Edward K. Wagner mainly focuses on Herpes simplex virus, Virology, Virus, Molecular biology and Transcription. He interconnects Gene expression and Gene in the investigation of issues within Herpes simplex virus. In his research, Entorhinal cortex is intimately related to RNA, which falls under the overarching field of Gene expression.
His Virology study incorporates themes from Nucleic acid thermodynamics, In situ hybridization and Intron. He mostly deals with Herpesviridae in his studies of Virus. His Molecular biology research is multidisciplinary, incorporating elements of Polyadenylation, Messenger RNA, Northern blot, Mutant and Base pair.
His main research concerns Herpes simplex virus, Molecular biology, Virology, Virus and Transcription. He has researched Herpes simplex virus in several fields, including Promoter, Gene expression, Gene and Viral replication. His work deals with themes such as Recombinant DNA, RNA, DNA, Reporter gene and Messenger RNA, which intersect with Molecular biology.
His Virology research integrates issues from RNA splicing and Intron. His work in Virus covers topics such as DNA replication which are related to areas like Plasmid. The various areas that Edward K. Wagner examines in his Transcription study include In vivo and Reading frame.
His primary areas of study are Herpes simplex virus, Virology, Molecular biology, Genetics and Gene expression. Virus covers Edward K. Wagner research in Herpes simplex virus. His Virus latency study in the realm of Virology interacts with subjects such as Trigeminal ganglion and Latency.
His research integrates issues of Mutant, Gene, Multiplicity of infection and Recombinant DNA in his study of Molecular biology. The Viral replication study combines topics in areas such as Herpesviridae and Virulence. His studies in RNA integrate themes in fields like Entorhinal cortex, Hippocampus, Memory consolidation and Neuroscience.
Edward K. Wagner focuses on Herpes simplex virus, Molecular biology, Mutant, Transcription and Gene expression. Virus and Virology are inextricably linked to his Herpes simplex virus research. As part of his studies on Molecular biology, Edward K. Wagner often connects relevant areas like Gene.
Edward K. Wagner usually deals with Transcription and limits it to topics linked to DNA microarray and Regulator gene and Microarray analysis techniques. His Gene expression research is multidisciplinary, incorporating perspectives in RNA and Memory consolidation. His Immediate early protein research incorporates themes from Hippocampus, Entorhinal cortex and Neuroscience.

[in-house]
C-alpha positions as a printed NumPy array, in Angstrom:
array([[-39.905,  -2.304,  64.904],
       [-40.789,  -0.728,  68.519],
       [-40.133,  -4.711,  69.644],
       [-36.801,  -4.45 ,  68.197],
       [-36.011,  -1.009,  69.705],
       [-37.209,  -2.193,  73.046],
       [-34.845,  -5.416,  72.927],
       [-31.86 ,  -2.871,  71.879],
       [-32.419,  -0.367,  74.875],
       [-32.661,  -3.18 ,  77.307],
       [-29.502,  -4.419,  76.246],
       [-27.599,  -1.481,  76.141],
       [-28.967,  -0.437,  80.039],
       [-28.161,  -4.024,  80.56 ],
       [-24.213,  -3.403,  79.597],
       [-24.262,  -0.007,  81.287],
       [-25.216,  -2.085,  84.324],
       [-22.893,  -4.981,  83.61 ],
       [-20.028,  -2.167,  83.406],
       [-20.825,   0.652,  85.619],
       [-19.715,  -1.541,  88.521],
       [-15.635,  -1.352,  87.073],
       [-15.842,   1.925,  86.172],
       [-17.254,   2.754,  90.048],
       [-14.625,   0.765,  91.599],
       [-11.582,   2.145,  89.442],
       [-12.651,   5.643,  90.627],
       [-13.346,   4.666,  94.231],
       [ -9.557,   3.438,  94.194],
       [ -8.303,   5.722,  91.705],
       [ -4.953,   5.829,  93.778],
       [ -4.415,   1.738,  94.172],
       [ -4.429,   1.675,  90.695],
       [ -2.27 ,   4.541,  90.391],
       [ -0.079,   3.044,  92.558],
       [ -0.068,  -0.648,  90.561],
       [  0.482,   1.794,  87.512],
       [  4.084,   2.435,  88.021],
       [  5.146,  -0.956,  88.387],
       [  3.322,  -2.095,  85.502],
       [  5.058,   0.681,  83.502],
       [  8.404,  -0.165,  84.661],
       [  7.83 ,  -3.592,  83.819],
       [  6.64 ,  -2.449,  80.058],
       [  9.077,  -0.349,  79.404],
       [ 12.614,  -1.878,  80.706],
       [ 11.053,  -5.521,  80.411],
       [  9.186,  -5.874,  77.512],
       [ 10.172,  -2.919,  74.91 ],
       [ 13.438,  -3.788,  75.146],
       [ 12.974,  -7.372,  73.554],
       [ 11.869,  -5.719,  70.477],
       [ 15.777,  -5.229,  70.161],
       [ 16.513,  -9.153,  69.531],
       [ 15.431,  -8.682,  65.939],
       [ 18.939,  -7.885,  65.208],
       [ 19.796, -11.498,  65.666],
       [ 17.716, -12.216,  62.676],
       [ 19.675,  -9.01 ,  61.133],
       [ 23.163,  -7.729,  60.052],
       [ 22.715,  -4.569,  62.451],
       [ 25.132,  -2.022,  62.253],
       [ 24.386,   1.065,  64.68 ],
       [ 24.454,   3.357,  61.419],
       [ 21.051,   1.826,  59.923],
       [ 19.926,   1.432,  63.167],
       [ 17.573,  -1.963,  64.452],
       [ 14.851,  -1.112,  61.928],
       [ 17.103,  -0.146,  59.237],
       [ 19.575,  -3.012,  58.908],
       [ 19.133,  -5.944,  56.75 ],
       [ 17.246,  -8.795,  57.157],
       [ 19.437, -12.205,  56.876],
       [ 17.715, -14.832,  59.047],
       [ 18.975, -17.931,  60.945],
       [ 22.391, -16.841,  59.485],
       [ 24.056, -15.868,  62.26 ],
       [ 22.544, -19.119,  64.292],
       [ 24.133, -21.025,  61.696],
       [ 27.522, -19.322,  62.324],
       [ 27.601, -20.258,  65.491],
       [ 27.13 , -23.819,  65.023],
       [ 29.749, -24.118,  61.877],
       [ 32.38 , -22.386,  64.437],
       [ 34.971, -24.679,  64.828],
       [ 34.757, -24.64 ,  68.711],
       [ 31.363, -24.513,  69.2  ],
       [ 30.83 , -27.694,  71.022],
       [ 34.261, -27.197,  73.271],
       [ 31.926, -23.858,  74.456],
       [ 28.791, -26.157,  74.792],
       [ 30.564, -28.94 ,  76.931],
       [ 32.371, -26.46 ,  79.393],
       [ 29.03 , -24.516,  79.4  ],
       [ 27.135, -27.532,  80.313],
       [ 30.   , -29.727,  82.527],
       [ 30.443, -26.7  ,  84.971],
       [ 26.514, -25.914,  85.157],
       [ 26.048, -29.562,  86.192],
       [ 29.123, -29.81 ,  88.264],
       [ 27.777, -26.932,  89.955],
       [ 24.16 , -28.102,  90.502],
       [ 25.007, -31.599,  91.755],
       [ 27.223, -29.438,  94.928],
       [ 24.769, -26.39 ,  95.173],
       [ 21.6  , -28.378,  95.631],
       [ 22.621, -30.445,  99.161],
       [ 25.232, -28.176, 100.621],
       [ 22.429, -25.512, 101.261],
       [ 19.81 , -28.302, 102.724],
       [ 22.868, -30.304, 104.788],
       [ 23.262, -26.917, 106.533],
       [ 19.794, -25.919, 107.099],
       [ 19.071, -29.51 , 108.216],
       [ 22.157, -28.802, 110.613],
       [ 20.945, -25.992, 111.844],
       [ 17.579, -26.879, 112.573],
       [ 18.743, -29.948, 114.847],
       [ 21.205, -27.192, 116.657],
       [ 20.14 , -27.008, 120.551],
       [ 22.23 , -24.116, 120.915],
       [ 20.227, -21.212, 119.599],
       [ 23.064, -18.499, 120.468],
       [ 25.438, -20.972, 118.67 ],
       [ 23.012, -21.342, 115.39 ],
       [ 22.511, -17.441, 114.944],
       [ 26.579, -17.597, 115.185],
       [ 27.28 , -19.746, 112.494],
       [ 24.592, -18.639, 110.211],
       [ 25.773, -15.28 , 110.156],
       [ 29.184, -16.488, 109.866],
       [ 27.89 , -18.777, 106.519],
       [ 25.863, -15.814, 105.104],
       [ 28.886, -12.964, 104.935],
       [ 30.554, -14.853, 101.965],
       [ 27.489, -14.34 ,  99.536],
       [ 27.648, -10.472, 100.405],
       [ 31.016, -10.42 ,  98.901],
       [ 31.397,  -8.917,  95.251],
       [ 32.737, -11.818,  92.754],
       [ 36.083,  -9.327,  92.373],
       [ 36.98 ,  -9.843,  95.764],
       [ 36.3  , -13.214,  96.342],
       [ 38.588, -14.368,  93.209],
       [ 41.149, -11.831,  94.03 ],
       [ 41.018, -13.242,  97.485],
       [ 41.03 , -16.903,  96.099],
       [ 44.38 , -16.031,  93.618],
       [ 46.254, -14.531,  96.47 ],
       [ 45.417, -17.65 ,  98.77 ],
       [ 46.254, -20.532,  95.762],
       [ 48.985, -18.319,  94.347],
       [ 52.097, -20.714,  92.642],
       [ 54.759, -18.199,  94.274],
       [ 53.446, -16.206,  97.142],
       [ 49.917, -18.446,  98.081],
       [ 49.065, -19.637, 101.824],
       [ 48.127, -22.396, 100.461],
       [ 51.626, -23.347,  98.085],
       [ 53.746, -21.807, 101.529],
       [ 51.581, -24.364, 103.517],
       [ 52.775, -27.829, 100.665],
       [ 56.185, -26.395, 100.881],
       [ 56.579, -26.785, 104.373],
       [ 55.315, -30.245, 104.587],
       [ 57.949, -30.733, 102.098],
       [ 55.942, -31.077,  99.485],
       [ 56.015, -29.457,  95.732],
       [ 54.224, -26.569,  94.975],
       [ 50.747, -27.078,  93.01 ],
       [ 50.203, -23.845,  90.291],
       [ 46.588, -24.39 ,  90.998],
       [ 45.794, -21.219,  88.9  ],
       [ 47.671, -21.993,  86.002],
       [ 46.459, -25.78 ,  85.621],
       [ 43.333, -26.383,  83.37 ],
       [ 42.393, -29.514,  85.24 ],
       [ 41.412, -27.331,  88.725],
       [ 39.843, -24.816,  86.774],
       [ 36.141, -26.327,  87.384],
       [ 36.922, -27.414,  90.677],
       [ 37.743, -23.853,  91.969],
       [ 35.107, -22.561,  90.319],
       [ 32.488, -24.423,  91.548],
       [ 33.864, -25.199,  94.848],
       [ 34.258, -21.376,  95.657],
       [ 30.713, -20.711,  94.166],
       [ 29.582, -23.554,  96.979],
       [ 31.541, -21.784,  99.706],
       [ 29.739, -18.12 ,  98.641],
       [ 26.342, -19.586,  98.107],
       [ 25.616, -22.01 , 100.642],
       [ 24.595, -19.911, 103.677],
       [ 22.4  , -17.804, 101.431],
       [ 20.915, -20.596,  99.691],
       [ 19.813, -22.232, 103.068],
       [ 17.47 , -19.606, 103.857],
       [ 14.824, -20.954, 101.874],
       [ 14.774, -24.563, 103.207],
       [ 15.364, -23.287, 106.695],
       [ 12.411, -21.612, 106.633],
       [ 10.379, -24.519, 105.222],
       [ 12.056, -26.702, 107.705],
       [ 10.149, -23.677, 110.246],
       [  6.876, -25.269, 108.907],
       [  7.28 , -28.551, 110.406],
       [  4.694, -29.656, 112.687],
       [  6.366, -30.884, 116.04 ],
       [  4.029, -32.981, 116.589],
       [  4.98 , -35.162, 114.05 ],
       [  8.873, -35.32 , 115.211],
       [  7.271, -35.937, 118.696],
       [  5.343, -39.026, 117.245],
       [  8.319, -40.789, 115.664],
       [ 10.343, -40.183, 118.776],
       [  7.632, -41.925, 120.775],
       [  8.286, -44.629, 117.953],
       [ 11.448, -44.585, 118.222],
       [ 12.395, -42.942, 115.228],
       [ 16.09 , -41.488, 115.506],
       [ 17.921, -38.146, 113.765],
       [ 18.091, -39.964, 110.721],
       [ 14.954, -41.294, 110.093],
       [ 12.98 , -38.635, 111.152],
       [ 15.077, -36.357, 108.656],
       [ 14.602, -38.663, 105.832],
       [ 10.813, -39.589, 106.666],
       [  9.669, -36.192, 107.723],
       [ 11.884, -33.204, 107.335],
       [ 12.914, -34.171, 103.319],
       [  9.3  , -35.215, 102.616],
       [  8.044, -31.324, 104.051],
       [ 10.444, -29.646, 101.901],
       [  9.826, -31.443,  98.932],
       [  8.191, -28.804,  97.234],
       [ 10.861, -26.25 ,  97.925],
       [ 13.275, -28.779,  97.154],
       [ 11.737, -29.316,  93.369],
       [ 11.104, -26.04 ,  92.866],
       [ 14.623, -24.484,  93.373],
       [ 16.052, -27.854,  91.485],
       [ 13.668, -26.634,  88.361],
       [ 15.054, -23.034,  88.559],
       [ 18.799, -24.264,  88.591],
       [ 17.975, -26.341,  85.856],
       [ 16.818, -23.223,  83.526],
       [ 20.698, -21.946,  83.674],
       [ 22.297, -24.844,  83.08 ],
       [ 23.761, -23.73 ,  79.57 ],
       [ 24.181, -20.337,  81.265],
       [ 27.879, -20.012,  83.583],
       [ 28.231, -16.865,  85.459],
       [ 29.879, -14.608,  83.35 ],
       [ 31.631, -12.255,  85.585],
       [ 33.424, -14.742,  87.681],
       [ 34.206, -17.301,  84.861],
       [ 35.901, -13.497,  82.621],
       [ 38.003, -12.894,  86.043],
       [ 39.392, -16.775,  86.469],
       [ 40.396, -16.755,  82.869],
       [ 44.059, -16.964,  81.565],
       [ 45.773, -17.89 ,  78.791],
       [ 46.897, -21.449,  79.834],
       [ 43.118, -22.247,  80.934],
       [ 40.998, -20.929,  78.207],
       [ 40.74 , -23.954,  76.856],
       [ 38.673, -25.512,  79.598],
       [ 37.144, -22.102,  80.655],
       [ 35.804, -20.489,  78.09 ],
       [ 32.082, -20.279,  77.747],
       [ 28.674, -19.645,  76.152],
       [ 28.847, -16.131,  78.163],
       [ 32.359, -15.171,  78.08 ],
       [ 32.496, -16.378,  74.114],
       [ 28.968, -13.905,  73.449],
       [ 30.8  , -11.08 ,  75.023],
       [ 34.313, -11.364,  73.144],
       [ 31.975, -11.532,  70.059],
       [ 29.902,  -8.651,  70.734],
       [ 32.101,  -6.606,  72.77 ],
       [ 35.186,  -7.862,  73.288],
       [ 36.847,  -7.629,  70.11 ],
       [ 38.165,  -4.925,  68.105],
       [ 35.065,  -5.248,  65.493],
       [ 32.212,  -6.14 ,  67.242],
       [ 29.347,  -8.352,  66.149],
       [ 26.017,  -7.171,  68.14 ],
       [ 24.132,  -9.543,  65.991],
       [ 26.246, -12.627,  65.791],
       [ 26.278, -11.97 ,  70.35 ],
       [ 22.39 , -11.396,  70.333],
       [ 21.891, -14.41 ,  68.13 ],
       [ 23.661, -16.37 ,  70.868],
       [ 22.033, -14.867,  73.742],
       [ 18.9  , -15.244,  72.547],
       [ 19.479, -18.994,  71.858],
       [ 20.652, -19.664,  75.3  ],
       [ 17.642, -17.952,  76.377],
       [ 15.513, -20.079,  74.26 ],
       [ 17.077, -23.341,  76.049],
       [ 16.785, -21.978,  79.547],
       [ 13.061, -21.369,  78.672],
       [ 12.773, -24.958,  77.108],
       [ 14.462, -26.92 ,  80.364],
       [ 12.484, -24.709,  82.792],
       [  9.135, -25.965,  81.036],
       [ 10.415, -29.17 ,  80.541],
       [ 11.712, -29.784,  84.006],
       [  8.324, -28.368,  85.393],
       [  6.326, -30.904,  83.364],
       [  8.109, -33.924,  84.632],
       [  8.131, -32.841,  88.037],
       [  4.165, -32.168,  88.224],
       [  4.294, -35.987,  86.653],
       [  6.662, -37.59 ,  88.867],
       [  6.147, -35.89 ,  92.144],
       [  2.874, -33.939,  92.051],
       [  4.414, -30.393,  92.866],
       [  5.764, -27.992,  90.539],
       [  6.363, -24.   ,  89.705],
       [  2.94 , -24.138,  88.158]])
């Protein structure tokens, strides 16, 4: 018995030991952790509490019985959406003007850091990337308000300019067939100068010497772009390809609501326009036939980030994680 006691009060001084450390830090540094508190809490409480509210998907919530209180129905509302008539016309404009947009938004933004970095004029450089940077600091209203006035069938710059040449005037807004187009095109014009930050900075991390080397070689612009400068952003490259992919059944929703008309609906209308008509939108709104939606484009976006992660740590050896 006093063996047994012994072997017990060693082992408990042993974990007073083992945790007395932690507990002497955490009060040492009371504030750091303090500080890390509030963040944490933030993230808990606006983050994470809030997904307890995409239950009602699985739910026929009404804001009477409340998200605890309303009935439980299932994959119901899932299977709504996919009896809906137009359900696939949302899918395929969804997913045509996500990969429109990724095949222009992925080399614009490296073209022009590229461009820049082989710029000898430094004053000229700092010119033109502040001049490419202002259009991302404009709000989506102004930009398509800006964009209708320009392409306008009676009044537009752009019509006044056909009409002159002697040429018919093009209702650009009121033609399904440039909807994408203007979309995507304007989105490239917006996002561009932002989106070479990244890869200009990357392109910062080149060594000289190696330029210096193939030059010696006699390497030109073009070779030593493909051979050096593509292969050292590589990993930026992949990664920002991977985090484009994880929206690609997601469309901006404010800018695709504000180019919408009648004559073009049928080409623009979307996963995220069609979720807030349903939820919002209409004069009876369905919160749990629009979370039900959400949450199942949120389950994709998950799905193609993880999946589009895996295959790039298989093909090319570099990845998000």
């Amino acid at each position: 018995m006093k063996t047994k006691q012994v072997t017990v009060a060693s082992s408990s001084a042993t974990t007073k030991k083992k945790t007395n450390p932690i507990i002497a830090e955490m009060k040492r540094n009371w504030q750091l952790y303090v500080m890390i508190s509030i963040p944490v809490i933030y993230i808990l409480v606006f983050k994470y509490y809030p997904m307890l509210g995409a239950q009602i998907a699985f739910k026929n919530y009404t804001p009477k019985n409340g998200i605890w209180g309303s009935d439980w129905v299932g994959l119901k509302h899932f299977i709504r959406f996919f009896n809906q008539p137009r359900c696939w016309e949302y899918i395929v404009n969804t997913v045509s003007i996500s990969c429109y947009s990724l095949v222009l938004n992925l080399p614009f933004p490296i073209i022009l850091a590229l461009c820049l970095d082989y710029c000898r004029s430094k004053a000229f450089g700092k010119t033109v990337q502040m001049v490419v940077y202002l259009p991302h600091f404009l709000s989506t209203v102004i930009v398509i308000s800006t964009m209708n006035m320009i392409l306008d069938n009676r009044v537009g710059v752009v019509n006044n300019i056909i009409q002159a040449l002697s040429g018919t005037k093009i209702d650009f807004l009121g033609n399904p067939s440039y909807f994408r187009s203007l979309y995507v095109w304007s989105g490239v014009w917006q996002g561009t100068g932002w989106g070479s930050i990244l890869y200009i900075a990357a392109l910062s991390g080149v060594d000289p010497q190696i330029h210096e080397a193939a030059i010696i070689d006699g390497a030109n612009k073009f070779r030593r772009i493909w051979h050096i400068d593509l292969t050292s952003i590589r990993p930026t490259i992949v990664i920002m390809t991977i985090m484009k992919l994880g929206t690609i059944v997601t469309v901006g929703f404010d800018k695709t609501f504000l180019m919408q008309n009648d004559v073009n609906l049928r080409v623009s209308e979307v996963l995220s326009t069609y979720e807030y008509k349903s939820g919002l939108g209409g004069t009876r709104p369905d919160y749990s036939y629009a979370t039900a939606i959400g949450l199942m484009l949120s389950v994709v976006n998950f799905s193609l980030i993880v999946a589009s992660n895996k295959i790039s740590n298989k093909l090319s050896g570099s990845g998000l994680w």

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RNA complementary to a herpesvirus alpha gene mRNA is prominent in latently infected neurons.
JG Stevens;EK Wagner;GB Devi-Rao;ML Cook.
Experience-dependent gene expression in the rat hippocampus after spatial learning: a comparison of the immediate-early genes Arc, c-fos, and zif268.
John F. Guzowski;Barry Setlow;Edward K. Wagner;James L. McGaugh.
The Journal of Neuroscience (2001)
Experimental investigation of herpes simplex virus latency.
Edward K. Wagner;David C. Bloom.
Clinical Microbiology Reviews (1997)
Herpes simplex virus latent phase transcription facilitates in vivo reactivation.
James M. Hill;Farhad Sedarati;Ronald T. Javier;Edward K. Wagner.
Physical characterization of the herpes simplex virus latency-associated transcript in neurons.
E K Wagner;G Devi-Rao;L T Feldman;A T Dobson.
Journal of Virology (1988)
Individual HSV Transcripts
Edward K. Wagner.
A herpes simplex virus transcript abundant in latently infected neurons is dispensable for for establishment of the latent state
Ronald T. Javier;Jack G. Stevens;Vivian B. Dissette;Edward K. Wagner.
Viral DNA synthesis is required for the efficient expression of specific herpes simplex virus type 1 mRNA species.
Louis E. Holland;Kevin P. Anderson;Charles Shipman;Edward K. Wagner.
Global Analysis of Herpes Simplex Virus Type 1 Transcription Using an Oligonucleotide-Based DNA Microarray
S. W. Stingley;J. J. G. Ramirez;S. A. Aguilar;K. Simmen.
Journal of Virology (2000)
The herpes simplex virus latency-associated transcript is spliced during the latent phase of infection.
E K Wagner;W M Flanagan;G Devi-Rao;Y F Zhang.
Journal of Virology (1988)
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